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Much do I fuffer, much, to keep in peace
• In vain, bad Rhymers all mankind reject,
Multa fero, ut placem genus irritabile. vatum,
• Ridentur mala qui com ponunt carmina : verum:
N o T E S..
VER. 159. not a word they Spare–That wants or force, or light, or weight, or care.] Force and light respect figurative expresion; and fignify, that it be such as awakes the imagination, and be taken from obvious subjects; for without the first quality it will wani force ; without the cther, light.
Weight and care respect literal expression, the first marking out the character of the verb; the other of the noun; and fignify that, in ever proposition, the attribute should be important, and the subject precise.
Howe'er urwillingly it quits its place,
175 Then polith all, with so much life and ease, You think 'tis Nature, and a knack to please:
Verba movere loco ; quamvis invita recedant,
VER. 170. For Use will father what's begot by Senfe.] A very fine and happy improvement on the expresion, if not on the thougbiz of his original.
“ Bút ease in writing flows from Art, not chance ; “ As those move easiest who have learn'd to dance.
9 If such the plague and pains to write by rule, 180 Better (say I) be pleas'd, and play the fool; Call, if you will, bad rhyming a disease, It gives men happiness, or leaves them ease. There liv'd in primo Georgii (they record) A worthy member, no small fool, a Lord; 185 Who, tho' the House was up, delighted fate, Heard, noted, answer'd, as in full debate : In all but this, a man of sober life, Fond of his Friend, and civil to his Wife ; Not quite a madman, tho' a pasty fell,
190 And much too wise to walk into a well.
Ludentis fpeciem dabit, et torquebitur, ut qui
Ν Ο Τ Ε S.
VER. 184. There liv'd in primo Georgii, etc.] The imitation of this story of the Madman is as much superior to his original, in the fine and easy manner of telling, as that of Lucullus's Soldier comes short of it. It is true, the turn Horace's madman took, ágrees better with the subject of his Epistle, which is Poetry; and doubts less there were other beauties in it, which time has deprived us ofe For it is in poetry as in painting, the most delicate touches go firft; and what is worse, they agree in this too, that they are laft obferved. So that, what between cime and ill taite, the greated beauties are the shortest lived.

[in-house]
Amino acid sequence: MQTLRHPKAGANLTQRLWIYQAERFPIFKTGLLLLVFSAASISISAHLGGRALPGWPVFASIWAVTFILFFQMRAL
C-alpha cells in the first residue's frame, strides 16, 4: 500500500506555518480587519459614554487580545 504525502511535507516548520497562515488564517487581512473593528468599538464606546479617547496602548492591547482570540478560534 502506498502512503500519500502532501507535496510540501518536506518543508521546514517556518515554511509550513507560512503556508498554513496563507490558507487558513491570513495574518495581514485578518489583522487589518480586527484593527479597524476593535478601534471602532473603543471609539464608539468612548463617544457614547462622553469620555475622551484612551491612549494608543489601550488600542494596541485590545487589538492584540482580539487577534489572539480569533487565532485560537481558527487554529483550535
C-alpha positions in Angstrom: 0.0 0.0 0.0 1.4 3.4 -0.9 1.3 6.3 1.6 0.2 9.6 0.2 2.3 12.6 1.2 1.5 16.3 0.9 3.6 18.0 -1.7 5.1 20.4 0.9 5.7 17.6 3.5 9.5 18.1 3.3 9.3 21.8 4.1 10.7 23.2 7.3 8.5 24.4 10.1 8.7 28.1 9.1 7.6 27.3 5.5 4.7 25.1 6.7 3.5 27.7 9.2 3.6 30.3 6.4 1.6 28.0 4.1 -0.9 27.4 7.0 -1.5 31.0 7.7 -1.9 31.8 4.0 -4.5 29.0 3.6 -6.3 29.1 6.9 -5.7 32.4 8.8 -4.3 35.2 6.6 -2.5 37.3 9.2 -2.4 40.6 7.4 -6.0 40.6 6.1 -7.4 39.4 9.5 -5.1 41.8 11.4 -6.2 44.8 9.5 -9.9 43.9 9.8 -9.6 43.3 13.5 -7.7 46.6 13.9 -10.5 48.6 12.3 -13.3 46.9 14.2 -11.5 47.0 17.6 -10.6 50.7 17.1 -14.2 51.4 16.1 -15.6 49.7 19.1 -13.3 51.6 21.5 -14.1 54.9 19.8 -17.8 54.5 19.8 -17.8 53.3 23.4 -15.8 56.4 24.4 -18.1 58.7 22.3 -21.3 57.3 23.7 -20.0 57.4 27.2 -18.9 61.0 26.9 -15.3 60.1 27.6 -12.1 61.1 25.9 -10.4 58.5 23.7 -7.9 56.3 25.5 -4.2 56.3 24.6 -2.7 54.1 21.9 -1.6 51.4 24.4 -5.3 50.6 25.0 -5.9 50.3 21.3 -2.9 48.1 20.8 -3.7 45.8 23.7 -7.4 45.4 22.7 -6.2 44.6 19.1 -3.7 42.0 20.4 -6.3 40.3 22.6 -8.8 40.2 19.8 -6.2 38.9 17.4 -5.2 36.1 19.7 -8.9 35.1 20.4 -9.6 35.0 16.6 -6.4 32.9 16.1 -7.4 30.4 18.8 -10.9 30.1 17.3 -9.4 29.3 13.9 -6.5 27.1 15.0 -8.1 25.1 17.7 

Him, the damn'd Doctors and his Friends immur'd, They bled, they cupp'd, they purg'd; in short, they
cur'd: Whereat the gentleman began to stareMy Friends! he cry'd, p-x take you for your care! 195 That from a Patriot of diftinguith'd note, Have bled and purg'd me to a simple Vote.
"Well, on the whole, plain prose must be my fate :
• Soon as I enter at my country door,
Hic ubi cognatorum opibus curisque refe&us,
Nimirum fapere eft abjecis utile nugis,
t If, when the more you drink, the more you crave, You tell the Doctor ; when the more you have, The more you want, why not with equal ease Confess as well your Folly, as Disease ?
215 The heart resolves this matter in a trice, “ Men only feel the Smart, but not the Vice.”
* When golden Angels cease to cure the Evil: You give all royal Witchcraft to the Devil: When fervile Chaplains cry, that birth and place 220 Indue a Peer with honour, truth, and grace, Look in that breast, most dirty D--! be fair, Say, can you find out one such lodger there? Yet still, not heeding what your heart can teach, You go to church to hear these Flatt'rers preach.
225 Indeed, could wealth bestow or wit or merit, A grain of courage, or a spark of spirit,
Si tibi nulla fitim finiret copia lymphae,
« Si vulnus tibi monftrata radice vel herba
At fi divitiae prudentem reddere poffent,
VIR. 218. When golden Angels, etc.] This illustration is much happier than what is employed in his original; as by raising pecu. niary ideas, it prepares the mind for that morality it is brought to illustrate.
VER. 220. When servile Chaplains cry, etc.] Ds. Ken-to